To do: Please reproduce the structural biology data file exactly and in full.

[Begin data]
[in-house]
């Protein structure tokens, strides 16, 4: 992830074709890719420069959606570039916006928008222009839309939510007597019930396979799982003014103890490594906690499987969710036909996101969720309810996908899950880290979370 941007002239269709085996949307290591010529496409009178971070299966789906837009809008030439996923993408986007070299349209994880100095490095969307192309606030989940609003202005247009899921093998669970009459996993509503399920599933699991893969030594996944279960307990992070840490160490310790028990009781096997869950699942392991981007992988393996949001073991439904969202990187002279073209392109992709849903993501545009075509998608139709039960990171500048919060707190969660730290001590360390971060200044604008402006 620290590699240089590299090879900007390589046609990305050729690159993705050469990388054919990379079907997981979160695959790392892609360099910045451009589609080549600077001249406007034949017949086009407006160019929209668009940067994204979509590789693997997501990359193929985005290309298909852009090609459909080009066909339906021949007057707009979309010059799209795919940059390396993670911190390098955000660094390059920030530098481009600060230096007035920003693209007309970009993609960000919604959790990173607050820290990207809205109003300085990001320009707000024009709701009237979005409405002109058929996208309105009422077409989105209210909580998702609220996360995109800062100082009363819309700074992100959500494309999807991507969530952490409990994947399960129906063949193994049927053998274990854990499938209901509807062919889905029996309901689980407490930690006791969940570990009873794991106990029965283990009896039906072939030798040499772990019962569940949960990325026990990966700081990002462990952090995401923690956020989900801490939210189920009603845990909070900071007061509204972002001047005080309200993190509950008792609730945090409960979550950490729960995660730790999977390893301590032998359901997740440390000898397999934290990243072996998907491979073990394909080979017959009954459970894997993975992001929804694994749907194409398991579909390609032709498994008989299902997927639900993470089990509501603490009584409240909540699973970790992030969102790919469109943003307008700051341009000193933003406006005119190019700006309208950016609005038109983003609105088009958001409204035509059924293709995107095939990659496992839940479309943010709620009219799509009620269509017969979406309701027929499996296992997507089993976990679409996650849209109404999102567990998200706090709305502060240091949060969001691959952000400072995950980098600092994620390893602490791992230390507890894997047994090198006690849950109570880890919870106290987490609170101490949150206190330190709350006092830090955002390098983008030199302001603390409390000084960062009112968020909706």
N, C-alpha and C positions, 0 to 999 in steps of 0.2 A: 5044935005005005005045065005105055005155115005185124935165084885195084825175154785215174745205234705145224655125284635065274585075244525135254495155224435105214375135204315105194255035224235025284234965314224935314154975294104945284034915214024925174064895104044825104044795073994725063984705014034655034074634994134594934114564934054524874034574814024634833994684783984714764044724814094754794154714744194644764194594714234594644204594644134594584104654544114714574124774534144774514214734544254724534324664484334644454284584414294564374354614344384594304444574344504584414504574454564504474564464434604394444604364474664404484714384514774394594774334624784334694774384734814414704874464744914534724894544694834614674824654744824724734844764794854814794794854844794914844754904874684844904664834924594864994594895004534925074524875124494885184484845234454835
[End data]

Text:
[in-house]
């Protein structure tokens, strides 16, 4: 992830074709890719420069959606570039916006928008222009839309939510007597019930396979799982003014103890490594906690499987969710036909996101969720309810996908899950880290979370 941007002239269709085996949307290591010529496409009178971070299966789906837009809008030439996923993408986007070299349209994880100095490095969307192309606030989940609003202005247009899921093998669970009459996993509503399920599933699991893969030594996944279960307990992070840490160490310790028990009781096997869950699942392991981007992988393996949001073991439904969202990187002279073209392109992709849903993501545009075509998608139709039960990171500048919060707190969660730290001590360390971060200044604008402006 620290590699240089590299090879900007390589046609990305050729690159993705050469990388054919990379079907997981979160695959790392892609360099910045451009589609080549600077001249406007034949017949086009407006160019929209668009940067994204979509590789693997997501990359193929985005290309298909852009090609459909080009066909339906021949007057707009979309010059799209795919940059390396993670911190390098955000660094390059920030530098481009600060230096007035920003693209007309970009993609960000919604959790990173607050820290990207809205109003300085990001320009707000024009709701009237979005409405002109058929996208309105009422077409989105209210909580998702609220996360995109800062100082009363819309700074992100959500494309999807991507969530952490409990994947399960129906063949193994049927053998274990854990499938209901509807062919889905029996309901689980407490930690006791969940570990009873794991106990029965283990009896039906072939030798040499772990019962569940949960990325026990990966700081990002462990952090995401923690956020989900801490939210189920009603845990909070900071007061509204972002001047005080309200993190509950008792609730945090409960979550950490729960995660730790999977390893301590032998359901997740440390000898397999934290990243072996998907491979073990394909080979017959009954459970894997993975992001929804694994749907194409398991579909390609032709498994008989299902997927639900993470089990509501603490009584409240909540699973970790992030969102790919469109943003307008700051341009000193933003406006005119190019700006309208950016609005038109983003609105088009958001409204035509059924293709995107095939990659496992839940479309943010709620009219799509009620269509017969979406309701027929499996296992997507089993976990679409996650849209109404999102567990998200706090709305502060240091949060969001691959952000400072995950980098600092994620390893602490791992230390507890894997047994090198006690849950109570880890919870106290987490609170101490949150206190330190709350006092830090955002390098983008030199302001603390409390000084960062009112968020909706």
N, C-alpha and C positions, 0 to 999 in steps of 0.2 A: 5044935005005005005045065005105055005155115005185124935165084885195084825175154785215174745205234705145224655125284635065274585075244525135254495155224435105214375135204315105194255035224235025284234965314224935314154975294104945284034915214024925174064895104044825104044795073994725063984705014034655034074634994134594934114564934054524874034574814024634833994684783984714764044724814094754794154714744194644764194594714234594644204594644134594584104654544114714574124774534144774514214734544254724534324664484334644454284584414294564374354614344384594304444574344504584414504574454564504474564464434604394444604364474664404484714384514774394594774334624784334694774384734814414704874464744914534724894544694834614674824654744824724734844764794854814794794854844794914844754904874684844904664834924594864994594895004534925074524875124494885184484845234454835